Harmony Becker is a recognizable name to many comics readers as the artist behind George Takei’s award-winning graphic memoir They Called Us Enemy. Becker’s new book is Himawari House, which she wrote and drew.
The story began as a webcomic on Tapas called Himawari Share and tells the story of a group of language students in Japan. The book explores what led the characters there and details their adjustment to the country. The book is also striking for how Becker depicts language and language learning in a striking way that echoes trying to learn a new language and being surrounded by conversation one struggles to understand.
It’s a beautiful and thoughtful book that manages to be as funny as it is profound, and Becker was kind enough to answer a few questions about the book.
To start, how did you come to comics?
When I was a kid, my sister and I read a lot of manga, and we would make our own comics in sketchbooks. We were each other’s only reader, but we’d take it very seriously, writing each other fan mail and inserting little Q&A sections every couple of pages. Around high school my focus switched to getting into the animation industry, but when that didn’t pan out I came back to making comics about five years ago.
Where did Himawari House begin for you?
It was the end of 2016 and I had just finished posting Anemone and Catharus to Instagram, where it got a lot of really good feedback. I was starting to feel more comfortable in comics and wanted to try something longer form. I thought I ought to write about something that I was passionate and knowledgeable about, so I decided to write about language learning.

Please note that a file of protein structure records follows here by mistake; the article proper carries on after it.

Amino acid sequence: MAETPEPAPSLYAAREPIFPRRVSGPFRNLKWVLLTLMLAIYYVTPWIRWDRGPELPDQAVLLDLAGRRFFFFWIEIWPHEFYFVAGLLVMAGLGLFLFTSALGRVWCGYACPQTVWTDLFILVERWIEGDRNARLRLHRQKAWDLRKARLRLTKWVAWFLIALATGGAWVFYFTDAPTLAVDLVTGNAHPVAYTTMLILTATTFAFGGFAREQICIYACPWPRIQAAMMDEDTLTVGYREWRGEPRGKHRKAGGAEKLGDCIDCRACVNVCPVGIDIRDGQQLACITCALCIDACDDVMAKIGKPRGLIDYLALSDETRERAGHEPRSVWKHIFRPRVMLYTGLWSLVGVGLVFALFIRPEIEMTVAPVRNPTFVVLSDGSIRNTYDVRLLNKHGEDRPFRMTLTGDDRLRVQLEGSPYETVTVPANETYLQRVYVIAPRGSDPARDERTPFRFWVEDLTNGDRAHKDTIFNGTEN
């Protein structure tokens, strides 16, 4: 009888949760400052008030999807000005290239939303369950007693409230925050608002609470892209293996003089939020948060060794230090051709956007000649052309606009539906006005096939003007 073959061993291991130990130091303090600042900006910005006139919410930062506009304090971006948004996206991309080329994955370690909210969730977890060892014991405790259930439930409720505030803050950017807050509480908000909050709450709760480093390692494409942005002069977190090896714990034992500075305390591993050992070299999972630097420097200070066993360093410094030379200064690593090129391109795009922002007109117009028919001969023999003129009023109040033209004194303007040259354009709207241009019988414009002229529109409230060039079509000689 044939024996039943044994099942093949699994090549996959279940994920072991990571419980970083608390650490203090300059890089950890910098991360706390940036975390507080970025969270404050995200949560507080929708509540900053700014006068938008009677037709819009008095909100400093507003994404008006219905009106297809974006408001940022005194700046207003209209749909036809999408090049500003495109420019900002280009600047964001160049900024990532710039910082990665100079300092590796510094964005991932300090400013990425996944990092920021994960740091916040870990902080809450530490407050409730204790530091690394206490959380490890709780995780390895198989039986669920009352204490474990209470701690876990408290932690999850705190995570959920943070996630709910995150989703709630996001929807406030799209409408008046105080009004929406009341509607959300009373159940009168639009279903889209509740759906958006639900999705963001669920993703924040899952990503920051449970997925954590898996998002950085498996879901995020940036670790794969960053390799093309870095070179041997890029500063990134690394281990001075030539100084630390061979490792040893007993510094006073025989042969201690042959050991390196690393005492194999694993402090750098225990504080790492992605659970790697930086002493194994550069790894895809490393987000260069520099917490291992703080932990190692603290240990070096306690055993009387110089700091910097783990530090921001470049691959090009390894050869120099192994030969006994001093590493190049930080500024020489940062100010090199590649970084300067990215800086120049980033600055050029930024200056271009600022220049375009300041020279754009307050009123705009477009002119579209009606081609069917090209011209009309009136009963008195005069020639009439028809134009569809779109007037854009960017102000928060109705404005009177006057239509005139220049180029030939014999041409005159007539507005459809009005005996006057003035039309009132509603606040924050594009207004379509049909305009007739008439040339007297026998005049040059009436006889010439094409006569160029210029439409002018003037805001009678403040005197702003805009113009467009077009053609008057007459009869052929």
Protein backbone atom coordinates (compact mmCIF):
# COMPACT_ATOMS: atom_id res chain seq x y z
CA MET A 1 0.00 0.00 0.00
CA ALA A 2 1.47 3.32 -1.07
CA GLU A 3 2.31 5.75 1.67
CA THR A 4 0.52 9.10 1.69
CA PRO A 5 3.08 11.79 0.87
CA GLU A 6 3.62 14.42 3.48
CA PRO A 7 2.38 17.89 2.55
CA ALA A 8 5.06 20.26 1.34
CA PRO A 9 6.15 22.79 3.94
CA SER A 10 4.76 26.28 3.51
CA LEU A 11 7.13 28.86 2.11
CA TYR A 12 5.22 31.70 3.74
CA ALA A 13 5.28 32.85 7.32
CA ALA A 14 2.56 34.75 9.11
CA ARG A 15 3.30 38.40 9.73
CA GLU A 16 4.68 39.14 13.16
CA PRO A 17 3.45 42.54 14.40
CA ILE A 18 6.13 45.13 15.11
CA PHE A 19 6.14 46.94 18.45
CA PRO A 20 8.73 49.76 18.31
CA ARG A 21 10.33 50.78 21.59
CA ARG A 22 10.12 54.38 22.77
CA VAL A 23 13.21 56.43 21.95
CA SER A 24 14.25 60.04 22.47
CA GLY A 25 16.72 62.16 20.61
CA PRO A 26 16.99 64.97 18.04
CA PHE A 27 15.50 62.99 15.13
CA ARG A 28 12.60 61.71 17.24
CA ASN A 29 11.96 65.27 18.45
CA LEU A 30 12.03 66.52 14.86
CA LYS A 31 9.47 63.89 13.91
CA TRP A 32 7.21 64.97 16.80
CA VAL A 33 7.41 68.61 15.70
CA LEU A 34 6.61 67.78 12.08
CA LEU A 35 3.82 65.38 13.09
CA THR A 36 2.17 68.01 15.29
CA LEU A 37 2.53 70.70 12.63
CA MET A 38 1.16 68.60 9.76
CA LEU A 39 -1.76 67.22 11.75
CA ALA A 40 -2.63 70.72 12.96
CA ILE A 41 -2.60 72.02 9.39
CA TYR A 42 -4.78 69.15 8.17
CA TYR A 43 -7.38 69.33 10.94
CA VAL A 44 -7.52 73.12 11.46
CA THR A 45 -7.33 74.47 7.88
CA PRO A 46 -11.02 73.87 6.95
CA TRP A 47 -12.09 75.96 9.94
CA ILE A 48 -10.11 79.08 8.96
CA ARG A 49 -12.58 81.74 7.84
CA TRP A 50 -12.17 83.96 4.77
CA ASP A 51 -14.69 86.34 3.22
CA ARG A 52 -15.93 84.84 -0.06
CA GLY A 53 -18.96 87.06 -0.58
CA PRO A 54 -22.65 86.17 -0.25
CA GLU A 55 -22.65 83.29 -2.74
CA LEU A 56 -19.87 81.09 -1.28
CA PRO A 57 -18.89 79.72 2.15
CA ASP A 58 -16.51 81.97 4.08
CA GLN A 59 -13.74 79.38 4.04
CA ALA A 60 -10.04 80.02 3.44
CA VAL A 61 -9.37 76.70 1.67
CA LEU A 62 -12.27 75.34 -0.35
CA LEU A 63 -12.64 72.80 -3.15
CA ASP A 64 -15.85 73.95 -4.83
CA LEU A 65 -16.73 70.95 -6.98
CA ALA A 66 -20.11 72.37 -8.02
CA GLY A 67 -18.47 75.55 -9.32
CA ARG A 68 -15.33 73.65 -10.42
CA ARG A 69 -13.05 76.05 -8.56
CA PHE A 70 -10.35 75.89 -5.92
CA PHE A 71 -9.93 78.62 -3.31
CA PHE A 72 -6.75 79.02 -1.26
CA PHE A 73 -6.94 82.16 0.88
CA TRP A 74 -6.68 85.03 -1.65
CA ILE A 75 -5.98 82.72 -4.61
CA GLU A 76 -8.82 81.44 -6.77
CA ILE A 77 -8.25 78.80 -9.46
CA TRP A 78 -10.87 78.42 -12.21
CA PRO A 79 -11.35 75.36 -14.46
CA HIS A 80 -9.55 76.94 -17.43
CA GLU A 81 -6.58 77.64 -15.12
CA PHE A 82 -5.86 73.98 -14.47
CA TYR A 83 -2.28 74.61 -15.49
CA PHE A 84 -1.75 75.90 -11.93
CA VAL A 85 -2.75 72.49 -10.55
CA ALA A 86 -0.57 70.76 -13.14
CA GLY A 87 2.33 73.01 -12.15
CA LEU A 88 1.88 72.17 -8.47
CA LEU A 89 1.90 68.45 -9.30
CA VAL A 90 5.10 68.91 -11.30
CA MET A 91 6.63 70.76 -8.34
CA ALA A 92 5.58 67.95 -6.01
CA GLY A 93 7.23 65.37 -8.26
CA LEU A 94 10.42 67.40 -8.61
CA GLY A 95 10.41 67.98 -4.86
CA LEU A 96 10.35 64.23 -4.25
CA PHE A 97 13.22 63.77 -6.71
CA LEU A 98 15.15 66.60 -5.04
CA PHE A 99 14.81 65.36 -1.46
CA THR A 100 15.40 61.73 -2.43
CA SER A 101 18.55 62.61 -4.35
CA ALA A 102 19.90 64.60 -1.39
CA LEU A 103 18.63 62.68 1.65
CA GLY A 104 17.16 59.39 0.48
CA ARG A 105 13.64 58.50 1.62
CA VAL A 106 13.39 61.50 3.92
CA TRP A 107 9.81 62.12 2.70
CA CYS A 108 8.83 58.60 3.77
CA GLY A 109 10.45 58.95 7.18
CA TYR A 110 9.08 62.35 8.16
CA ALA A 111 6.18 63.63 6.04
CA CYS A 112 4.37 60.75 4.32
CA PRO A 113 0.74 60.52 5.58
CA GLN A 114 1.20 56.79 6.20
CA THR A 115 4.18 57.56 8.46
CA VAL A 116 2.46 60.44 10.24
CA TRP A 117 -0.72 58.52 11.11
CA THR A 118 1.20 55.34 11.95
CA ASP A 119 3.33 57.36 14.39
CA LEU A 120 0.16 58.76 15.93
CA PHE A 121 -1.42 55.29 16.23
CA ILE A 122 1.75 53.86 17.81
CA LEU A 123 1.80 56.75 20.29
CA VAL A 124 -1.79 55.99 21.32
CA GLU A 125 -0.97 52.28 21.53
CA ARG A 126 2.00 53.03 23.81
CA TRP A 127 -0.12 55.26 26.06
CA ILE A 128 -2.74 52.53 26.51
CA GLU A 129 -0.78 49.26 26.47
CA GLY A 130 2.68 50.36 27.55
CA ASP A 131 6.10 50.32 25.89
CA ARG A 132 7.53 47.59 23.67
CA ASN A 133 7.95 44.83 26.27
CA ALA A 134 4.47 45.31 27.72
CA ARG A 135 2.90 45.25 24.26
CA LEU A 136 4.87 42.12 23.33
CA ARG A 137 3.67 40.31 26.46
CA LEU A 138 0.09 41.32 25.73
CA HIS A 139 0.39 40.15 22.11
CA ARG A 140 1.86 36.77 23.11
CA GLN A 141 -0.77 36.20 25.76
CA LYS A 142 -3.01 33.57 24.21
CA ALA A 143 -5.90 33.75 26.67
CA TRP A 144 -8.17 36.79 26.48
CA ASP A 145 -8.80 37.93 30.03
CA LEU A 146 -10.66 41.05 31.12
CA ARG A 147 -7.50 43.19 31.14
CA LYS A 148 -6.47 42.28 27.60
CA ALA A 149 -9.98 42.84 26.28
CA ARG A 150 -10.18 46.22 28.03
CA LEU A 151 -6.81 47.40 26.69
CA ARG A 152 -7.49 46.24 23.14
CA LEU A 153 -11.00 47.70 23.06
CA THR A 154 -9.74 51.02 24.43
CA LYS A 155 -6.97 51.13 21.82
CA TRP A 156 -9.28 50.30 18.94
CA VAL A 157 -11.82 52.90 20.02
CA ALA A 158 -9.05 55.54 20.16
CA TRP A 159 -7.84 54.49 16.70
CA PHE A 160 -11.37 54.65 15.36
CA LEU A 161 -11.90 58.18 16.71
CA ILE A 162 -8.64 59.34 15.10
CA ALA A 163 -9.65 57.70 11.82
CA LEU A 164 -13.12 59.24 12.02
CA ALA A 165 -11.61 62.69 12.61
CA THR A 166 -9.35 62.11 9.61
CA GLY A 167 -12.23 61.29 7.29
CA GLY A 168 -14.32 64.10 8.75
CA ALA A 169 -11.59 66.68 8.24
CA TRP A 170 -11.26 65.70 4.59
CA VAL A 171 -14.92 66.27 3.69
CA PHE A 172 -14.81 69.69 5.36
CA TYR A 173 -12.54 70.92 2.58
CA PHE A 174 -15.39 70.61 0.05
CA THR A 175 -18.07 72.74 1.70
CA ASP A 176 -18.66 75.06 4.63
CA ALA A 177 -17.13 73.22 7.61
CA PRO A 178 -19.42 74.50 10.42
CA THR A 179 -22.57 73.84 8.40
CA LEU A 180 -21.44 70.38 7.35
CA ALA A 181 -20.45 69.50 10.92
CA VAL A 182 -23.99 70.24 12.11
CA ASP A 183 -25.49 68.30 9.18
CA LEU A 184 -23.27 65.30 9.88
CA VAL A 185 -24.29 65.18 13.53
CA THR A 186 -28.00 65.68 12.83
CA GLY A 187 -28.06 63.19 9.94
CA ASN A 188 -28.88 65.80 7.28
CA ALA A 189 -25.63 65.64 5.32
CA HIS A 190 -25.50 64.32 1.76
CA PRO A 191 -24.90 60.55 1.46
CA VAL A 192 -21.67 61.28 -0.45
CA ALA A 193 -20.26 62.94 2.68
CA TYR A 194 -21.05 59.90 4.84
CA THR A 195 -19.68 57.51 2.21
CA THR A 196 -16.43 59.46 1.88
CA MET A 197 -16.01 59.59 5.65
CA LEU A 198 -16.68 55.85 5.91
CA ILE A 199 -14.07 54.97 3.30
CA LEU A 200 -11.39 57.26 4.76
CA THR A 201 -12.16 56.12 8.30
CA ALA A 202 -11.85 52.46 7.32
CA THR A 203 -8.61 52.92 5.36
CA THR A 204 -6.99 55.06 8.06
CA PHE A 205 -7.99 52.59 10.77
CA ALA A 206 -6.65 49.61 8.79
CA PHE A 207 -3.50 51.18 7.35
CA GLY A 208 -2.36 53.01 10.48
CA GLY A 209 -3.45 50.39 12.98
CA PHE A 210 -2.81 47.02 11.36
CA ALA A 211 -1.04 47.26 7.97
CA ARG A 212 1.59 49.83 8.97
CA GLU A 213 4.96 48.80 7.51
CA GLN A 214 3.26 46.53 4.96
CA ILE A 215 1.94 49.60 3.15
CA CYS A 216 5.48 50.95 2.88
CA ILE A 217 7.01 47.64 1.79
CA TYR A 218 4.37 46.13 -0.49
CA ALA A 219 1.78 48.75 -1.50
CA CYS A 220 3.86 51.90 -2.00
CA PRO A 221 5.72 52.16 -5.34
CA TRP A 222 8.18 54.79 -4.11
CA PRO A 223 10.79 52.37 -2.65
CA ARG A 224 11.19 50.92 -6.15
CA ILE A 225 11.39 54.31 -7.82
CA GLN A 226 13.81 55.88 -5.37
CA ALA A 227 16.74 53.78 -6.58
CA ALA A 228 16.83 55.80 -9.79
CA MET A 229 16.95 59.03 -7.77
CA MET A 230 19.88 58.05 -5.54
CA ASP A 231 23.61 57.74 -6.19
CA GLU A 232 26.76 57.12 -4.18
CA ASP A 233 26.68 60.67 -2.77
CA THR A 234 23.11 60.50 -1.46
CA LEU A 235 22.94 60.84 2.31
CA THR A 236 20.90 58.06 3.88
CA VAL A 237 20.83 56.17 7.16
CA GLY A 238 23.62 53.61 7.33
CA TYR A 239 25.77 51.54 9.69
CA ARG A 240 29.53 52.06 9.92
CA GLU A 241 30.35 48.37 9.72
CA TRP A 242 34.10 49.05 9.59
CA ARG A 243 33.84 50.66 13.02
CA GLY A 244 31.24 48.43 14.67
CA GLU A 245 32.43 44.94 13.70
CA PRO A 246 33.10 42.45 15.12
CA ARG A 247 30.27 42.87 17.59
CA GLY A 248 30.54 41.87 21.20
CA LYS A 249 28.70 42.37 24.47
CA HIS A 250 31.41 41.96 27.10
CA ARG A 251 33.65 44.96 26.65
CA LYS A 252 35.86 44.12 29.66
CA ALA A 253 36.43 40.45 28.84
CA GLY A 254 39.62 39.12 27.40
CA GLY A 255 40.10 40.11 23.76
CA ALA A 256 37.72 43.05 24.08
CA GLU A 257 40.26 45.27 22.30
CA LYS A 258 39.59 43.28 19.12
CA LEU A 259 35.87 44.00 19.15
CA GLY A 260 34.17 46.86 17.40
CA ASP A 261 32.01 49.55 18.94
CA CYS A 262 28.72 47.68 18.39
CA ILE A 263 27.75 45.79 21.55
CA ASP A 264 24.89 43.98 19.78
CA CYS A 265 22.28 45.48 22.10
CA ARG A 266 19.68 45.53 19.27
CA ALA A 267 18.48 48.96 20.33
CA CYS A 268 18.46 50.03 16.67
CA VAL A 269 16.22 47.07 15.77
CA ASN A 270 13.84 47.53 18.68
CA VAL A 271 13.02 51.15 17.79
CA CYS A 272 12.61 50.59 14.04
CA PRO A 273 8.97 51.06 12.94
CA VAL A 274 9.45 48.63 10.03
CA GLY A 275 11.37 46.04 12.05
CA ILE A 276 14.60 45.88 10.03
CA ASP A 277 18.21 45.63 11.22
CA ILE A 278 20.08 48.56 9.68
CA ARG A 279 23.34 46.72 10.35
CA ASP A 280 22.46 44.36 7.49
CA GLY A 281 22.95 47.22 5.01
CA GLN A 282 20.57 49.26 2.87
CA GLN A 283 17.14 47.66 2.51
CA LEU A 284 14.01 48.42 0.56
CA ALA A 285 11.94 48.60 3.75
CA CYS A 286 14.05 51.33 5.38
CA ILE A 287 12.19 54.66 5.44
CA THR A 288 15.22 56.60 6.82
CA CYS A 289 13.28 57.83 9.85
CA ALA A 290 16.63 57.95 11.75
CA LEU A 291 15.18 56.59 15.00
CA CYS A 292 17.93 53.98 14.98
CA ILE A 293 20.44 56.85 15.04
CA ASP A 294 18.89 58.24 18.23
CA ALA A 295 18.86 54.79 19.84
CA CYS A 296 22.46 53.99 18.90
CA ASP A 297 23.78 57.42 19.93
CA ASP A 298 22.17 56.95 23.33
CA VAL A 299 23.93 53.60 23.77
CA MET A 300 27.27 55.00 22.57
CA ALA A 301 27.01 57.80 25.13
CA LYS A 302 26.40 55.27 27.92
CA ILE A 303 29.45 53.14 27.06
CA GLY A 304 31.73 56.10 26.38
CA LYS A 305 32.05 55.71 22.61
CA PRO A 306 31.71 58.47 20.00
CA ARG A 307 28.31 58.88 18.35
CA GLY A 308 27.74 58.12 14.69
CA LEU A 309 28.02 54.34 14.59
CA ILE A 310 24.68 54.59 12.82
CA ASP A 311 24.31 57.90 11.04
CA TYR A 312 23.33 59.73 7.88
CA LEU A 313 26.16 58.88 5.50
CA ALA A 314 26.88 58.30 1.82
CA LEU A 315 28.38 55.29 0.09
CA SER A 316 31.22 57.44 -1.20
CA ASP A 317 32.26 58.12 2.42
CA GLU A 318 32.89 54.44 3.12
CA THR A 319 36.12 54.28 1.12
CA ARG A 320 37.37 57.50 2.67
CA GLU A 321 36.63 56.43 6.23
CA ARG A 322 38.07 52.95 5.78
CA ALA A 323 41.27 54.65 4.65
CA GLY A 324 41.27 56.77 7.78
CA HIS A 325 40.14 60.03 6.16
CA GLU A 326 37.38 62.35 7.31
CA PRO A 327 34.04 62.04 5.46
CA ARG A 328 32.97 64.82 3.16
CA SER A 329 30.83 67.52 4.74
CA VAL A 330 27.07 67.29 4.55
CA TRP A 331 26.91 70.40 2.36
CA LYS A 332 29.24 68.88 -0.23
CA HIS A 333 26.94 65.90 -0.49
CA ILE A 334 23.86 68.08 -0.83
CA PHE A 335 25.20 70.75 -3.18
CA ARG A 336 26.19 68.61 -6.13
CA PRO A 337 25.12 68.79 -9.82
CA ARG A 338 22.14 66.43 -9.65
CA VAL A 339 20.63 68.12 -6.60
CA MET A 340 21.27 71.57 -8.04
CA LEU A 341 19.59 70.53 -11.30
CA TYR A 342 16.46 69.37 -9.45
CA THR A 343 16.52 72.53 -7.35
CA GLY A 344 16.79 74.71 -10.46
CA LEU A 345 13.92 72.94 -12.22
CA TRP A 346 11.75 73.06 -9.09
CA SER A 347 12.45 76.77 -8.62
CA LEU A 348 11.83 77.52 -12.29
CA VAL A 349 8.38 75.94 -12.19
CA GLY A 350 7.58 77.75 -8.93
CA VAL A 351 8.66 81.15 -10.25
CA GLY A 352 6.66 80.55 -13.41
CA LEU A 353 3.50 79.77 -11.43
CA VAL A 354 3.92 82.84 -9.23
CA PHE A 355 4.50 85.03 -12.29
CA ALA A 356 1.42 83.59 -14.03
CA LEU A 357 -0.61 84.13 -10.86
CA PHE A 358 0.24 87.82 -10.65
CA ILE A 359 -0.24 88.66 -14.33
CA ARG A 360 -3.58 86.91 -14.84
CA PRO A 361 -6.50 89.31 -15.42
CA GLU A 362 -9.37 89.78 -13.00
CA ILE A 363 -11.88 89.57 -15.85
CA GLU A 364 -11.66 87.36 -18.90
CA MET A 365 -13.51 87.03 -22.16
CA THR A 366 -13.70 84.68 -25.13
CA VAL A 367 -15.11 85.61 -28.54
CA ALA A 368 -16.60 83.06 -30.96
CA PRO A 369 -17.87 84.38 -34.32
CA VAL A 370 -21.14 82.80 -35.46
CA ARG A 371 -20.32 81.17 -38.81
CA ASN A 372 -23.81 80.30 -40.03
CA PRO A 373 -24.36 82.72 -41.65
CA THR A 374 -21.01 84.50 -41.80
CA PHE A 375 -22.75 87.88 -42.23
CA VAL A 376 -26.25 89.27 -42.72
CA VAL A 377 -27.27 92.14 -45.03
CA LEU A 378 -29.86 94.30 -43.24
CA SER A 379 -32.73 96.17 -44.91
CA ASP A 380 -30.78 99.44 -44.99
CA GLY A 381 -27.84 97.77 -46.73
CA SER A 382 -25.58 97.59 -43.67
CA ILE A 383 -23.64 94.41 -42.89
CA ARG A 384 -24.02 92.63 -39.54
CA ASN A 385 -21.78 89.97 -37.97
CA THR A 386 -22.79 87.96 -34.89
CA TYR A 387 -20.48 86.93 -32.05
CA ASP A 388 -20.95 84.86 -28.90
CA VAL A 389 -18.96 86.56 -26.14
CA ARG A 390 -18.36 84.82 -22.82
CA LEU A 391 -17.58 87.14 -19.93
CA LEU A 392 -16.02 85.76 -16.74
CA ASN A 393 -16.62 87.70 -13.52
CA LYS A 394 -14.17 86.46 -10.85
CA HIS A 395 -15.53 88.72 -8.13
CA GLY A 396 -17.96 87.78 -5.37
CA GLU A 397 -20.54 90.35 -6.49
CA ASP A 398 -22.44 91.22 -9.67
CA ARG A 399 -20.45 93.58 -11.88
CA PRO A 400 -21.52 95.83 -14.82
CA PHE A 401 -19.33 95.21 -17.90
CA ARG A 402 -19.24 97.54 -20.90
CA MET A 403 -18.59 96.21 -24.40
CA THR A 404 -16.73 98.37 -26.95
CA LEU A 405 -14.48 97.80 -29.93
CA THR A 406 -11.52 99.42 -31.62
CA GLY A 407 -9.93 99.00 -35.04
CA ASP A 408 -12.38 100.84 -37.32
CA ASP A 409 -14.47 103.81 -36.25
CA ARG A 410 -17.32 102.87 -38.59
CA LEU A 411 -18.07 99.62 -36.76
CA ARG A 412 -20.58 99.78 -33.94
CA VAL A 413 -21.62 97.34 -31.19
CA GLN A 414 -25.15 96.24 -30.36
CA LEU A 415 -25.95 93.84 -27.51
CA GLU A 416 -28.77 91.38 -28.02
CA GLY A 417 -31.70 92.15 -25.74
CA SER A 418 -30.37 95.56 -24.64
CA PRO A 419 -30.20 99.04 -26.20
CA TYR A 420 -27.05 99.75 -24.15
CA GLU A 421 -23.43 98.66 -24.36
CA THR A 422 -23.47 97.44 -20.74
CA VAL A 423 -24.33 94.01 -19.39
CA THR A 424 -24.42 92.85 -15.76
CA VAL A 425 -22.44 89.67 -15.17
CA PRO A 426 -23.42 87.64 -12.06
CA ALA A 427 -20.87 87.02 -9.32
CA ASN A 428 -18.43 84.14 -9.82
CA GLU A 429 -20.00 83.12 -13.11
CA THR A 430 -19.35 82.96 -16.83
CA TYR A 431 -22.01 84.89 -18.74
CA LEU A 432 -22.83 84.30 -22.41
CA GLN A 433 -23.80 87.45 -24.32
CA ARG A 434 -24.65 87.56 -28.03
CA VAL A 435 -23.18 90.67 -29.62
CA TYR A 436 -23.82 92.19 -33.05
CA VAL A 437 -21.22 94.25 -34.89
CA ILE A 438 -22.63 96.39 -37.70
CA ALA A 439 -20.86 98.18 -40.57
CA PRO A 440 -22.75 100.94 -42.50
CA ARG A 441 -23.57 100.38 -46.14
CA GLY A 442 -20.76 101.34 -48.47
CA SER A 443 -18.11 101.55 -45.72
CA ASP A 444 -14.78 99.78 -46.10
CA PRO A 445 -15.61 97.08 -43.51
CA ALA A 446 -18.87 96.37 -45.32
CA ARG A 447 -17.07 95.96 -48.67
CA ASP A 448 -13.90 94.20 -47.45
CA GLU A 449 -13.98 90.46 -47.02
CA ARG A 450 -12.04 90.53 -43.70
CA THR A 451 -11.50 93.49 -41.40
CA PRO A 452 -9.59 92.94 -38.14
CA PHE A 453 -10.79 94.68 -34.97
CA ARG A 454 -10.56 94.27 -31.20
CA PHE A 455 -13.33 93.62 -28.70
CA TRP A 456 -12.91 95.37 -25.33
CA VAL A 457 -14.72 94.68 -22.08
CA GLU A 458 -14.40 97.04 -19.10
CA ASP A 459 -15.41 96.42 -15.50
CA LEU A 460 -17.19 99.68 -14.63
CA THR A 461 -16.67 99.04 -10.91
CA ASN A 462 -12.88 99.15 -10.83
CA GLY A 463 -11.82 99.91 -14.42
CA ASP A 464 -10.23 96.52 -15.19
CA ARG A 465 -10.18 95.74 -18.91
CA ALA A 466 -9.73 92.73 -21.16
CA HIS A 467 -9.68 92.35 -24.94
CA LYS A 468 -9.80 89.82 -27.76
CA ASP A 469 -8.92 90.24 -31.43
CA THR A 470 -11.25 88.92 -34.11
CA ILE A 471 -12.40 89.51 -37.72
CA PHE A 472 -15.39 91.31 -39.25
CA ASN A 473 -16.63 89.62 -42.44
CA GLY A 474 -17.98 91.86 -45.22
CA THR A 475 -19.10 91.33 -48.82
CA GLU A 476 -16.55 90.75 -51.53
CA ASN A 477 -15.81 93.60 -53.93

As you were starting to think about this story, did you always know that this would be the story of multiple characters coming together, with different concerns and points of view?
Yes, I think so! I started by brainstorming a bunch of different themes I wanted to explore, and I ended up sort of attaching a theme to each character.
Did serializing this story on Tapas affect how you told the story or thought about it?
I was uploading two pages a week on Tapas, and didn’t have much of the whole story written besides a vague outline. I would write each chapter as I was drawing it. That differed a lot from my process when I started to approach it as a graphic novel. I wrote the entire rest of the script before moving on to drawing it. That was initially very daunting but a lot less stressful ultimately than the seat-of-the-pants approach I had when I was serializing it.
You have a scene early on where one character admits to not knowing where Singapore is and the others go, “Americans!” – which most of us who have studied and spent time abroad know that look and can hear that tone in our heads. I kept thinking of the old saying that one will never feel more American than when one goes abroad.
I feel very uncomfortable speaking in English when I’m around a lot of non-Americans. I hear the flat, loud vowels and the mushy consonants so strongly. I wonder if that’s part of the reason I like to learn other languages, so I can take off my accent for a while. I’m sure it happens no matter where you’re from, though – you become aware of parts of your culture you didn’t pay attention to before, as they’re thrown into relief by the contrasting culture that surrounds you.
I had a really interesting experience when I lived abroad for the first time. I was in Korea, and I found myself in a lot of situations where people expected me to act Korean. It was incredible to be thrown into a context where all the social rules that I had taken for granted as the laws of the universe were suddenly completely irrelevant and I had to memorize a new set of laws of the universe. It was very mind opening, even as I was having to create a new, sometimes more limited version of myself.